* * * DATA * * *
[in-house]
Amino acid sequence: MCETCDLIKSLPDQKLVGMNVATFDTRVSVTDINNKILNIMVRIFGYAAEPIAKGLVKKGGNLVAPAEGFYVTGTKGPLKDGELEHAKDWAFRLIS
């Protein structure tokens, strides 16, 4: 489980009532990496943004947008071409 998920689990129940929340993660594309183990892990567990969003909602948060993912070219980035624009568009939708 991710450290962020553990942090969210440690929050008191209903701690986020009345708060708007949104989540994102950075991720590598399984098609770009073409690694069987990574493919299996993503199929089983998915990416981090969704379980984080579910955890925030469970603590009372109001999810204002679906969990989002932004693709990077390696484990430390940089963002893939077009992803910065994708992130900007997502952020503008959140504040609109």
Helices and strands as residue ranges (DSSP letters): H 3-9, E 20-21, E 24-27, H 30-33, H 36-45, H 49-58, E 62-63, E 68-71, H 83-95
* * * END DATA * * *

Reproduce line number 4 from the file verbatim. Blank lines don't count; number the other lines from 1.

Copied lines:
Helices and strands as residue ranges (DSSP letters): H 3-9, E 20-21, E 24-27, H 30-33, H 36-45, H 49-58, E 62-63, E 68-71, H 83-95